What the folk?

The Irish Times - Friday - The Ticket - - Cover Story -

Call it what you want – folk, nu-folk, freak-folk, folk noir – but the ana­logue-sound­ing, pre­dom­i­nantly acous­tic rhythms of

(be­low),

and are all busy up­hol­ster­ing a tra­di­tion­ally rooted sound to no lit­tle ac­claim. While the term “folk” used to be used in a pe­jo­ra­tive way by the rock and pop world, er­ro­neously con­jur­ing up im­ages of fin­gers stuck in ears and songs about dead sailors, the re­vival of the genre has been at­trib­uted to the “re­al­ness” of the mu­sic.

With an in­con­ti­nent use of stu­dio technology gim­micks such as Auto-Tune, and a generic swishy syn­the­siser sound mak­ing much of to­day’s r’n’b and hip-hop sound stilted and stylised, there’s an al­most tan­gi­ble feel about to­day’s folk stylings. And the multi-mil­lion sell­ing run­away suc­cess of Mum­ford & Son’s Sigh No More has pre­cip­i­tated the usual rush in record com­pany A&R di­vi­sions to sign up any­thing sound­ing vaguely sim­i­lar.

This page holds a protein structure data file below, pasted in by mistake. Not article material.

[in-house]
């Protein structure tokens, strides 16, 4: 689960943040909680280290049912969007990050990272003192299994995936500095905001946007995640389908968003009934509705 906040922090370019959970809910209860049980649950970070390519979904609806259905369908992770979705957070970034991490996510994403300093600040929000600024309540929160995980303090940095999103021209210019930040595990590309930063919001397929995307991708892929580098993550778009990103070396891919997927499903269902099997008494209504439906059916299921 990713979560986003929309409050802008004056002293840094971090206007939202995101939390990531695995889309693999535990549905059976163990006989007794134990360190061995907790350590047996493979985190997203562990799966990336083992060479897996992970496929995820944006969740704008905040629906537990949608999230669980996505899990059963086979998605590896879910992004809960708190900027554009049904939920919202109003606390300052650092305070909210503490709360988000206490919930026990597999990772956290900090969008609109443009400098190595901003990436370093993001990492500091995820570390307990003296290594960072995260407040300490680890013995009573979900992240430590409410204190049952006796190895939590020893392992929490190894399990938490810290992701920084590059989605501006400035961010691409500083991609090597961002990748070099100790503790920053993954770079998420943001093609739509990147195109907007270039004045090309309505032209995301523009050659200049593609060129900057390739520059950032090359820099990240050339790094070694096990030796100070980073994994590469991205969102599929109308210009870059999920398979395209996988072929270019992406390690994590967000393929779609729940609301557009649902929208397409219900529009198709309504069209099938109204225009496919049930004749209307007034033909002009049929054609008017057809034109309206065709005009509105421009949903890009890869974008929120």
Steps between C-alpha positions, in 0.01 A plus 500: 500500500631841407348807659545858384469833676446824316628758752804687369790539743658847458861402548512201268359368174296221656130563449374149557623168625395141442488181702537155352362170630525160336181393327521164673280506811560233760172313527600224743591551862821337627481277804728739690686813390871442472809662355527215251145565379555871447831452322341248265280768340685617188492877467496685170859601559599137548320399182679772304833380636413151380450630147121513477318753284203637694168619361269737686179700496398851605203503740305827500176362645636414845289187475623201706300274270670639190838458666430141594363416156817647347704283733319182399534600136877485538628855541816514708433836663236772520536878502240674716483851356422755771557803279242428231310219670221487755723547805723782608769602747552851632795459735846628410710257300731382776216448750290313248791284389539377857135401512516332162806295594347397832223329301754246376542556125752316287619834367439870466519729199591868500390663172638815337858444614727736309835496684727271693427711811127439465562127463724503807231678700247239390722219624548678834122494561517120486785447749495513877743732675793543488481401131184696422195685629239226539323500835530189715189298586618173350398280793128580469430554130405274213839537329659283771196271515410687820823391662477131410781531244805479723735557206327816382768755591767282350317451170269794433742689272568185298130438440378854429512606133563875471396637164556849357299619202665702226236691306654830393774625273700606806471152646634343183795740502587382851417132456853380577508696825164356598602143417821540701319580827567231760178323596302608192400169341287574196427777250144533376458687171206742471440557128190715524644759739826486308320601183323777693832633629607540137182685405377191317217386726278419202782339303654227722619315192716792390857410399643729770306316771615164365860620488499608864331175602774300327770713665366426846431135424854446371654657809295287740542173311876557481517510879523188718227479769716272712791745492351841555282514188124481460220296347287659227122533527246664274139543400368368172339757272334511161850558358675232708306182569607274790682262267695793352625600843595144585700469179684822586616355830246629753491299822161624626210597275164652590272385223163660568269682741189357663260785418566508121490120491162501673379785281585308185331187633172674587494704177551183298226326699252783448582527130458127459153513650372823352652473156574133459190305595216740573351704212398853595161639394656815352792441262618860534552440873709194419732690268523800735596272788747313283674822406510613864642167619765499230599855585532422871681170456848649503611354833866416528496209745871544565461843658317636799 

Next year will see a fresh glut of nu-folk­ers hit the stages and record shops as folk re­mains ever-so “on trend” and be­gins to cosy up to the main­stream. Caveat emp­tor: it’s open sea­son in the folk world for band­wag­onjumpers.

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